In contrast with honour cultures and dignity cultures, victimhood culture encourages the individual to exaggerate their own vulnerability and the “harm” which other have inflicted in them through careless words or gestures, and to seek redress from external authority figures not as a last resort but as the first and default option.

Sadly, our generation is primed for this culture. We millennials have often been raised from birth to believe that we are unique, precious and perfect snowflakes worthy of praise and validation from dawn til dusk, that sticks and stones may break our bones but mere words can kill us stone dead, and that there is no greater goal in life than self-actualisation – living life according to our every passing whim, based on an “identity” we create for ourselves which is declared by Social Justice Warriors to be above any questioning, reproach or criticism.

In fact, I’m certain I made the very same point as Ian McEwan on this blog not long ago:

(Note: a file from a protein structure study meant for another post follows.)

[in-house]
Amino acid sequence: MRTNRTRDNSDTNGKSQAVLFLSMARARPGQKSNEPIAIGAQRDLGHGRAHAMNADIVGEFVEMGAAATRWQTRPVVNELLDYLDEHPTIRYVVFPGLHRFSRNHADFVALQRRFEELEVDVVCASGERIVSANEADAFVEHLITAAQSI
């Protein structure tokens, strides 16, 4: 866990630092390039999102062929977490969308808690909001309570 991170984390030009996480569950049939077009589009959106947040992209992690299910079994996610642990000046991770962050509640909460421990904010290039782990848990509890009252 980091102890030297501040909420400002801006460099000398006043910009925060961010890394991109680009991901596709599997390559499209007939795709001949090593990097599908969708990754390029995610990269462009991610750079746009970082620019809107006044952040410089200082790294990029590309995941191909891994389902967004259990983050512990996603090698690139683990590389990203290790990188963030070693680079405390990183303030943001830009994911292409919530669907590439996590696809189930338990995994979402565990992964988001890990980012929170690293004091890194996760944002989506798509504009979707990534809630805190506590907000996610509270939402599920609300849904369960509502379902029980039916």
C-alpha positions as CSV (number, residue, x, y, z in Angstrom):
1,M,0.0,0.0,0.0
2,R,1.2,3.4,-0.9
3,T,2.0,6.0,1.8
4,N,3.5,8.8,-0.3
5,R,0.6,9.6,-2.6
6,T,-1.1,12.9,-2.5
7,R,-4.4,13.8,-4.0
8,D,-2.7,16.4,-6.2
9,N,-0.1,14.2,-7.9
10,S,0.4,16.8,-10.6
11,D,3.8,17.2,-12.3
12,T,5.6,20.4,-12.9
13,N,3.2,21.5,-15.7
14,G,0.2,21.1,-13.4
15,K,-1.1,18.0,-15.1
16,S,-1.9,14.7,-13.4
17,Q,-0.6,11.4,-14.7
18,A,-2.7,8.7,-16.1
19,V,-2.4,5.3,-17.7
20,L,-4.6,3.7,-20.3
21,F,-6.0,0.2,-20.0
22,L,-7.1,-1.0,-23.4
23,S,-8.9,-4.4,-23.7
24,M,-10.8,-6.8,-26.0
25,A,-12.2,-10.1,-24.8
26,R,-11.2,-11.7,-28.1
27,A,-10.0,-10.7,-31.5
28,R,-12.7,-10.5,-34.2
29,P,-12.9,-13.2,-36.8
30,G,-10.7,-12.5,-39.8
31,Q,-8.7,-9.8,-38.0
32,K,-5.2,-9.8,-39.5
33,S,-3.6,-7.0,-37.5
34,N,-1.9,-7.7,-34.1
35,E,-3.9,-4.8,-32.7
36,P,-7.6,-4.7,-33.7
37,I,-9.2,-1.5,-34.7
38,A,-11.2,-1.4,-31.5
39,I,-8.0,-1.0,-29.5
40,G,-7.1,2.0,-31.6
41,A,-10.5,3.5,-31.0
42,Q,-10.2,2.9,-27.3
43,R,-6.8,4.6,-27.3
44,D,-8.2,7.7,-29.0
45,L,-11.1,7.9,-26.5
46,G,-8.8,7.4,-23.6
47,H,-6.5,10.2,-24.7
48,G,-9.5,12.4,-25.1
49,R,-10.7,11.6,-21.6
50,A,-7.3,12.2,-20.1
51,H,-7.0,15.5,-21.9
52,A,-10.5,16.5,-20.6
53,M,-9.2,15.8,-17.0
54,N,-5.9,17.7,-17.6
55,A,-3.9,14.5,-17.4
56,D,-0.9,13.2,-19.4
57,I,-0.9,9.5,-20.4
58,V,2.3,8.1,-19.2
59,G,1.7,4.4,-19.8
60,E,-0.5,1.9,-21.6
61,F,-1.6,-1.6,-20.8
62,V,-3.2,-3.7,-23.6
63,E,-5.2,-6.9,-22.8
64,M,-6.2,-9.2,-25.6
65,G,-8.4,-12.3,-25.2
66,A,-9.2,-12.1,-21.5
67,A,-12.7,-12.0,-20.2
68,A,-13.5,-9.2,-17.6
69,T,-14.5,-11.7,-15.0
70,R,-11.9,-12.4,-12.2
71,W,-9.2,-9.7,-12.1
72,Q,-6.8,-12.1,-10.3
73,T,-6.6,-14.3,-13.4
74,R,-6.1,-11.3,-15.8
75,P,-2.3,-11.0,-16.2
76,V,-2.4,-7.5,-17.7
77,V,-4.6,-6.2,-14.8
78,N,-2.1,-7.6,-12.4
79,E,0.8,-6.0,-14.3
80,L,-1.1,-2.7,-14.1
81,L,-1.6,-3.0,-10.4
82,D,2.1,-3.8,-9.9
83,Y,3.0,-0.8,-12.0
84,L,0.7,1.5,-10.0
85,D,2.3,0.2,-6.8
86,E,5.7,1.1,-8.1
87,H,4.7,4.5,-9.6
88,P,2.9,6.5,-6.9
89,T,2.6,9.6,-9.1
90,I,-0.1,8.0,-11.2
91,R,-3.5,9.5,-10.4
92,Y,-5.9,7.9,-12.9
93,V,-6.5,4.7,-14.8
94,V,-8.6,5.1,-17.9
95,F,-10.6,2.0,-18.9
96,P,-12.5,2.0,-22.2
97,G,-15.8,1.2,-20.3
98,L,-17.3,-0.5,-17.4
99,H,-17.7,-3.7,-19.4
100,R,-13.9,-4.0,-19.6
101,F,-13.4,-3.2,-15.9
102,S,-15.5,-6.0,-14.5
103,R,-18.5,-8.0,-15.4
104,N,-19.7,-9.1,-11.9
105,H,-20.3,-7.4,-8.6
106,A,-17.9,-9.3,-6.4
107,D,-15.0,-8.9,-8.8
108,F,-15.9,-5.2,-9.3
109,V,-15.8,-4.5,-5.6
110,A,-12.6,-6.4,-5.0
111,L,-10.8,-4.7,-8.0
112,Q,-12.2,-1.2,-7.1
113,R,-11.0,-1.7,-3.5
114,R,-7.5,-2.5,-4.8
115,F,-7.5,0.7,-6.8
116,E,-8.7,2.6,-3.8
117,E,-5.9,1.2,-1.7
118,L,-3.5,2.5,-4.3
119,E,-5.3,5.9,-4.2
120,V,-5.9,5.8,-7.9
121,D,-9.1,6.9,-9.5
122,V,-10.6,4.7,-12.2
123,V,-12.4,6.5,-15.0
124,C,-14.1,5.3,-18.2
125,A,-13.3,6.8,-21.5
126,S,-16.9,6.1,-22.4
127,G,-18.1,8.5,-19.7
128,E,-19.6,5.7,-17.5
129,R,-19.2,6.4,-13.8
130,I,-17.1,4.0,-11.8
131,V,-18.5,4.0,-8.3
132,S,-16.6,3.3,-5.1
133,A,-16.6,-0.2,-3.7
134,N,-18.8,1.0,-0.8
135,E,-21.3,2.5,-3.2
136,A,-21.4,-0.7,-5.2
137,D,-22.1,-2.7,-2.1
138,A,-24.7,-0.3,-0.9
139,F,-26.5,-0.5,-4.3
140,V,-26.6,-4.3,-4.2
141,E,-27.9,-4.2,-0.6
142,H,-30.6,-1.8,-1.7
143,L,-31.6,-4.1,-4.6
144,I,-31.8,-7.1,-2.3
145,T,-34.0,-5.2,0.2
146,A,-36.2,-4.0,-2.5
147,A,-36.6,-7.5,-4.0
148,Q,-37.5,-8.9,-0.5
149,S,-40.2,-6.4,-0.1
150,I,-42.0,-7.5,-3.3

This is an attempted coup by an utterly coddled and spoiled generation of students who know almost nothing of hardship, deprivation or prejudice compared to their predecessors even just a few decades ago.

These tinpot student dictators arrive on campus at the age of eighteen to find most of the really hard battles already won for them – ironically, by genuinely brave radicals like Germaine Greer and Peter Tatchell. But these students must find some outlet for their youthful “idealism”, and so they latch on to the growing Politics of Identity, assimilating its intricacies and genuinely persuading themselves of its core message – that what matters is not the content of one’s character, but rather one’s arbitrary lived experience as a member of a defined and segregated subgroup.

And so rather than simply accepting that they have it rather good, even compared to their parents and grandparents, these student snowflakes go on the march. They find ever-smaller slights or “microaggressions” and protest them ever-more loudly and hysterically in an attempt to assert power over university administrations – many of which meekly submit without so much as putting up a fight.

Throw in the fact that their social hierarchy is based on a purist adherence to the Politics of Identity – with members gaining social currency for flaunting their own tolerant nature or identifying and persecuting anyone whose behaviour happens to violate one of the many invisible lines restricting our speech and behaviour – and you have a potent and deadly combination.